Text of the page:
Keynes died in 1946, just after World War 2 ended. But his ideas lived on to become the dominant economic paradigm – with variations – throughout the West. Broadly, those ideas still dominate Western policy thinking today, though more often than not they have further evolved into the “reductio ad absurdum” extreme of what Joan Robinson first dubbed “bastard Keynesianism”: Modern Monetary Theory. In 1965, even monetarist Milton Friedman was to say, with Nixon later borrowing the phrase: “We are all Keynesians now.”
While Keynes made many contributions to what, since 1941, has been called “microeconomics”, he is undisputedly the father of modern “macroeconomics”. The latter term dates back to 1933, when Keynes was formulating his 1936 magnum opus: The General Theory of Employment, Interest and Money.
Keynes’ reputation rests mainly on his origination of the idea of aggregate demand management, the orchestration of which would be done by treasuries (with their focus on fiscal policy) and central banks (focussing on monetary policy). Since 1945, few Western governments have disagreed that the best way of directing macroeconomic policy is achieved through aggregate demand management. Even Germany, the “reluctant Keynesian”, resorted to massive aggregate demand subsidisation when the need arose: after East Germany reunified with West Germany in 1990, Germany relaxed their spending disciplines; in 1995, the enlarged Germany ran a budget deficit that exceeded 9% of GDP.
The arrival in the early 1990s of one billion new workers, nearly all from Asia, on the supply side of the global economy simply did not compute within this accepted Keynesian economic paradigm, which continued to focus on the battle against “insufficient aggregate demand” through notions like “the output gap”. Accommodating the concept of “more-than-sufficient aggregate supply”, both of labour and the resultant volume of goods produced by that labour, was simply outside the West’s prevailing intellectual economic framework. Yet it would reset the price of unskilled and semi-skilled labour globally at a materially lower level. The meaning of labour market competitiveness took on a whole new dimension.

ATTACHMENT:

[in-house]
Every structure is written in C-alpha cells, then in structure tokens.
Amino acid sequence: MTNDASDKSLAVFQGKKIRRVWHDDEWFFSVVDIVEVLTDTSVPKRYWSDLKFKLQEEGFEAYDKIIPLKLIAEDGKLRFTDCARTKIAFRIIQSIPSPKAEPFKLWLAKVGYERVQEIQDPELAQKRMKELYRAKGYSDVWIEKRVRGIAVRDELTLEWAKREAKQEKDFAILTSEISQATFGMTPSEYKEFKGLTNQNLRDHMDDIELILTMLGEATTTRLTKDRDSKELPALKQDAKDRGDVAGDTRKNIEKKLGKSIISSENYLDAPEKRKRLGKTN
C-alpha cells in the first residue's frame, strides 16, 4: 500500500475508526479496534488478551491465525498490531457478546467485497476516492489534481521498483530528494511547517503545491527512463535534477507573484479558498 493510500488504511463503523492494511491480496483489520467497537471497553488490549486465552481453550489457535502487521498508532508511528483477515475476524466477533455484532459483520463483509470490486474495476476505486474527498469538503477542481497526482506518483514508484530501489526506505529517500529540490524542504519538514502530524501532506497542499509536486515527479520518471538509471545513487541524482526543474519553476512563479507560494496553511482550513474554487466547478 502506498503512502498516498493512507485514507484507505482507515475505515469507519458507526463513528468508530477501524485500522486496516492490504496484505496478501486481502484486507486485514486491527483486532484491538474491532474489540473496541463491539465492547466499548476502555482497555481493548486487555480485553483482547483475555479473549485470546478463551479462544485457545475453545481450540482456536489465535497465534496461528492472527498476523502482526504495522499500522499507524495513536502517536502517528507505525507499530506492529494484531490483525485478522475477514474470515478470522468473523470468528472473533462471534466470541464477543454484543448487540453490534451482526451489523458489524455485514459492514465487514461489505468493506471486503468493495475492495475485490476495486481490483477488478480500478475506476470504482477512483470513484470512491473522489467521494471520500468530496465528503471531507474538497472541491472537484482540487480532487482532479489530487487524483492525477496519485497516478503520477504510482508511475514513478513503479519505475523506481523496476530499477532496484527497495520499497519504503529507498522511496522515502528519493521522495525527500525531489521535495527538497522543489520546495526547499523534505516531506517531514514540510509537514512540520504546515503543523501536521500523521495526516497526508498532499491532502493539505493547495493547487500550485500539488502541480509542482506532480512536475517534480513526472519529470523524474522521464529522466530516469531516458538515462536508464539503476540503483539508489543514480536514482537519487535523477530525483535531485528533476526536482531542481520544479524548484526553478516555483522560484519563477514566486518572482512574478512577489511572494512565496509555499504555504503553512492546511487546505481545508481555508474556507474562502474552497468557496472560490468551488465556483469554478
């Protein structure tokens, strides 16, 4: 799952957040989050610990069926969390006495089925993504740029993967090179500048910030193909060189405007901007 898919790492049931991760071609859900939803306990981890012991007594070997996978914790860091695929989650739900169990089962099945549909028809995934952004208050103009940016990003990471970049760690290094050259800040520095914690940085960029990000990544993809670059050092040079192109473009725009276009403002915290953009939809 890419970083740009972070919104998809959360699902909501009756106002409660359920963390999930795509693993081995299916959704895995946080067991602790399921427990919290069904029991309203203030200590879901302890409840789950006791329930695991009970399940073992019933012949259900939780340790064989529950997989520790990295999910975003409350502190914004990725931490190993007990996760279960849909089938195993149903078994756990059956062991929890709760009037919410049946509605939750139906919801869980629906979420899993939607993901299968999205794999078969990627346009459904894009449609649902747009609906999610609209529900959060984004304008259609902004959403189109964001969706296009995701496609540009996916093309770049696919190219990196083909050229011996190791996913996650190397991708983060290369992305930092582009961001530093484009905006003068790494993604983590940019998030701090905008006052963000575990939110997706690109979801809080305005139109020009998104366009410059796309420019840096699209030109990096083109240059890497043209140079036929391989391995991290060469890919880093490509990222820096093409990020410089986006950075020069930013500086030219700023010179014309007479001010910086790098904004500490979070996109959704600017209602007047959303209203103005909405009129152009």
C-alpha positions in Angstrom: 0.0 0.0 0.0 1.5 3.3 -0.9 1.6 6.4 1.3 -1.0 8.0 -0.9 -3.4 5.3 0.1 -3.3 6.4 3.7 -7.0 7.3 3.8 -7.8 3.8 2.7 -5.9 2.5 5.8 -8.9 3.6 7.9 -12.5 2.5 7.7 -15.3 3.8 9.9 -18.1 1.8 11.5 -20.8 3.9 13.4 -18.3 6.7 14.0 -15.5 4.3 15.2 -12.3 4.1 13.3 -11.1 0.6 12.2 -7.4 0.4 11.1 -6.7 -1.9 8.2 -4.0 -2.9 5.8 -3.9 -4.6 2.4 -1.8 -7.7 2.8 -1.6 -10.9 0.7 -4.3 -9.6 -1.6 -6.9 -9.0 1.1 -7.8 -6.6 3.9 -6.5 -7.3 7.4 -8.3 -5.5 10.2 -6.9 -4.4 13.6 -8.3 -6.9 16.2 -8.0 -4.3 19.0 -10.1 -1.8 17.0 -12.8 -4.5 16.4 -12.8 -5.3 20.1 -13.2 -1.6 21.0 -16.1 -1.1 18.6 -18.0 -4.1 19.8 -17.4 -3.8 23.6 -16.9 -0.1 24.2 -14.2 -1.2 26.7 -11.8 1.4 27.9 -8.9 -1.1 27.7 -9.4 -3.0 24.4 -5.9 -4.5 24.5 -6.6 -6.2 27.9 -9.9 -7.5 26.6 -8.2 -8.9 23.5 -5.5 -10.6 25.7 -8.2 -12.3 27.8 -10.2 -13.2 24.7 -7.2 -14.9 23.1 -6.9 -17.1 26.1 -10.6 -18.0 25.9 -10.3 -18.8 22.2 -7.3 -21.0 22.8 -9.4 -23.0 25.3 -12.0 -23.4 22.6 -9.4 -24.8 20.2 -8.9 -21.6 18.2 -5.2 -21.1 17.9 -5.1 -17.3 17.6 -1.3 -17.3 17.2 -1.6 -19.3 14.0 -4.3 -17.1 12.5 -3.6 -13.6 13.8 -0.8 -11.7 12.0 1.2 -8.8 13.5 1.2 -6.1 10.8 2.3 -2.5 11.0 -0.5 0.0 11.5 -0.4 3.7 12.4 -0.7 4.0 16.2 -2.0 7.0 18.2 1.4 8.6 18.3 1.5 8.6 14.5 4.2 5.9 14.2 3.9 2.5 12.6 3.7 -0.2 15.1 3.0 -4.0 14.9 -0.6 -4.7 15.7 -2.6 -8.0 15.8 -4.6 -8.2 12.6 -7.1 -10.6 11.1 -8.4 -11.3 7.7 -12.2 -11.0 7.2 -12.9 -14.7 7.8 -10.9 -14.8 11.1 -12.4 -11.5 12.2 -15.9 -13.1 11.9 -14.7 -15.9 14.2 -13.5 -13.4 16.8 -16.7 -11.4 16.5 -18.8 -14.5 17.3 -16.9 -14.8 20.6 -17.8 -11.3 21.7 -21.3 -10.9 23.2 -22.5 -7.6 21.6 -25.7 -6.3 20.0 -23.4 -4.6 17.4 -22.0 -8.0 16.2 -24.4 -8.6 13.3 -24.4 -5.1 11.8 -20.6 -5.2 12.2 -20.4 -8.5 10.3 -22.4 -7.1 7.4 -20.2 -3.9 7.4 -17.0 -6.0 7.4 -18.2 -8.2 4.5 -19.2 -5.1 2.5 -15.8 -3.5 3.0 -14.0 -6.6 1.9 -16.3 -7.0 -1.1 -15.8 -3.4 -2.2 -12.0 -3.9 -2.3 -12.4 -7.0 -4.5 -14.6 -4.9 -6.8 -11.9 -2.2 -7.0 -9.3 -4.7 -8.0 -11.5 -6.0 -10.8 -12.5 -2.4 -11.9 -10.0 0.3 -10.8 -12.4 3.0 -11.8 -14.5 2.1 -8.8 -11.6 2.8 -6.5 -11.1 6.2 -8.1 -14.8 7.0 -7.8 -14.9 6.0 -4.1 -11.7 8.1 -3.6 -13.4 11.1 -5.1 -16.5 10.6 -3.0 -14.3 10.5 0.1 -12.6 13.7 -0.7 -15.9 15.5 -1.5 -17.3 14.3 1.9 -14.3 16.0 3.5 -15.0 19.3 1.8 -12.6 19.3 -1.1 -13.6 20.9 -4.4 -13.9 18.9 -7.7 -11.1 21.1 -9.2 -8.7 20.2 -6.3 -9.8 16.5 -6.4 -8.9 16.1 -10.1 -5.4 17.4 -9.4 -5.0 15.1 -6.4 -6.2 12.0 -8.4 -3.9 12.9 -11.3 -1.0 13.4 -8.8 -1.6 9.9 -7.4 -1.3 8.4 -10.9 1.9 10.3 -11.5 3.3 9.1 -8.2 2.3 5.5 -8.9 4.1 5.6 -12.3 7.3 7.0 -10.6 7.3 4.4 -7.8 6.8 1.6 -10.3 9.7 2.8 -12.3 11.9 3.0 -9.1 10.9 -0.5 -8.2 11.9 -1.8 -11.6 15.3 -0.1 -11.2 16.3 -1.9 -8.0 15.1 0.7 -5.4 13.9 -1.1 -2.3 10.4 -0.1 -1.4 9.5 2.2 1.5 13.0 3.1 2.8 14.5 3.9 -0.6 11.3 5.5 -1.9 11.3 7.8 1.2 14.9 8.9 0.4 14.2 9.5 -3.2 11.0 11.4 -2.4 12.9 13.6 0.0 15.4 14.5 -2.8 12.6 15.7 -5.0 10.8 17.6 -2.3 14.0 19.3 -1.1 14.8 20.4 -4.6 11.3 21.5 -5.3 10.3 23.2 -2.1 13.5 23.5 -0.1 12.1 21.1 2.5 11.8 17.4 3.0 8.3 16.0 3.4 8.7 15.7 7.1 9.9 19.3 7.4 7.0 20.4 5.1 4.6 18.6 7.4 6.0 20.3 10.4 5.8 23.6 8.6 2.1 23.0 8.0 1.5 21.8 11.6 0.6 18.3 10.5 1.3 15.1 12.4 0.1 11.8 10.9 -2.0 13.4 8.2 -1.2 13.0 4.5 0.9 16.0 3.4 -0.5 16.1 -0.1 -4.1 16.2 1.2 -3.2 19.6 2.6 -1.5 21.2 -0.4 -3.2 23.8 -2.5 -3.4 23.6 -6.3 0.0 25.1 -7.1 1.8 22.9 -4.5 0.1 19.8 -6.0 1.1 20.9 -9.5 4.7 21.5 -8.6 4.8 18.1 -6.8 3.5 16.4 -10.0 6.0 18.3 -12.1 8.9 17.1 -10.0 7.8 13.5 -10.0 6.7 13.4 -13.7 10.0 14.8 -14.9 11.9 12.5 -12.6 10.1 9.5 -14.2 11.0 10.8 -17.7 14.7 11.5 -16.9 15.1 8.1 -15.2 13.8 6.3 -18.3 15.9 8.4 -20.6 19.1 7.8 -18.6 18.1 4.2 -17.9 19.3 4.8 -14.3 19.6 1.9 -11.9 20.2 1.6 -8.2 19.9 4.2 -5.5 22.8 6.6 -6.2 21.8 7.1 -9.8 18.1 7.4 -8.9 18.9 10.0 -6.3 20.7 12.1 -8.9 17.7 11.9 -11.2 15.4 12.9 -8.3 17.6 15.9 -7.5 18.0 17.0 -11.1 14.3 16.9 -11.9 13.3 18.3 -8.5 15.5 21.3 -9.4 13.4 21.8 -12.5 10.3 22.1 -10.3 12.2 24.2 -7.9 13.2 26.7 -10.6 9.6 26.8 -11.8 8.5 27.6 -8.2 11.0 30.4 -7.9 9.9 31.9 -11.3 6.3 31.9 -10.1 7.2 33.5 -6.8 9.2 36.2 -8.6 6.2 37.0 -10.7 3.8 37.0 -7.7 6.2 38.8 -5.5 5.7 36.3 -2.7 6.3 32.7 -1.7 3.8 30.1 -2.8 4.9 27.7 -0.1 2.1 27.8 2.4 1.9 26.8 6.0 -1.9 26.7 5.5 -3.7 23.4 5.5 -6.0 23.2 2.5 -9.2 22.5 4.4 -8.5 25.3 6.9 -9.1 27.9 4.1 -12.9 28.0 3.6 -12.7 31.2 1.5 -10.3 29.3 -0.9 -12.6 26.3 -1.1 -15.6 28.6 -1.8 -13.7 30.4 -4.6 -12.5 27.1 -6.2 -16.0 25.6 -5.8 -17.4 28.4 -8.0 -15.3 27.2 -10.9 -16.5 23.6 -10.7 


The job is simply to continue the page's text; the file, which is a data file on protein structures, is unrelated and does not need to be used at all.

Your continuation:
For those living today in the Keynesian paradigm, aggregate demand management still reigns supreme even though, since 1990, the global economy has become swamped with – and remains swamped with, nowhere more so than here in South Africa – unemployed semi-skilled and unskilled labour.
Yet when the New South Africa launched itself on the world in the mid-1990s, it bravely – considering the socialist policies previously espoused by the ANC – sought to do “the right thing” economically by following Western macroeconomic consensus. And, in such circumstances where South Africa was seeking membership of the democratic capitalist club, one can hardly criticise the determination of our policymakers to play by the Western book, except perhaps and so unfairly, with hindsight.
Meanwhile, in 1989, the economist John Williamson had formalised the Washington Consensus, a set of 10 commandments for any capitalist economy, existing and especially aspiring, to live by. While accommodating and so not contradicting Keynesian logic, these “good behaviour” rules also sought to limit excessive addiction to that logic. In the wake of Modern Monetary Theory – a set of policies to which arguably a corrupted version of Keynesianism opened the door – the latter’s ideas now seem as remote as (or, for some, even a direct descendant of) alchemy. DM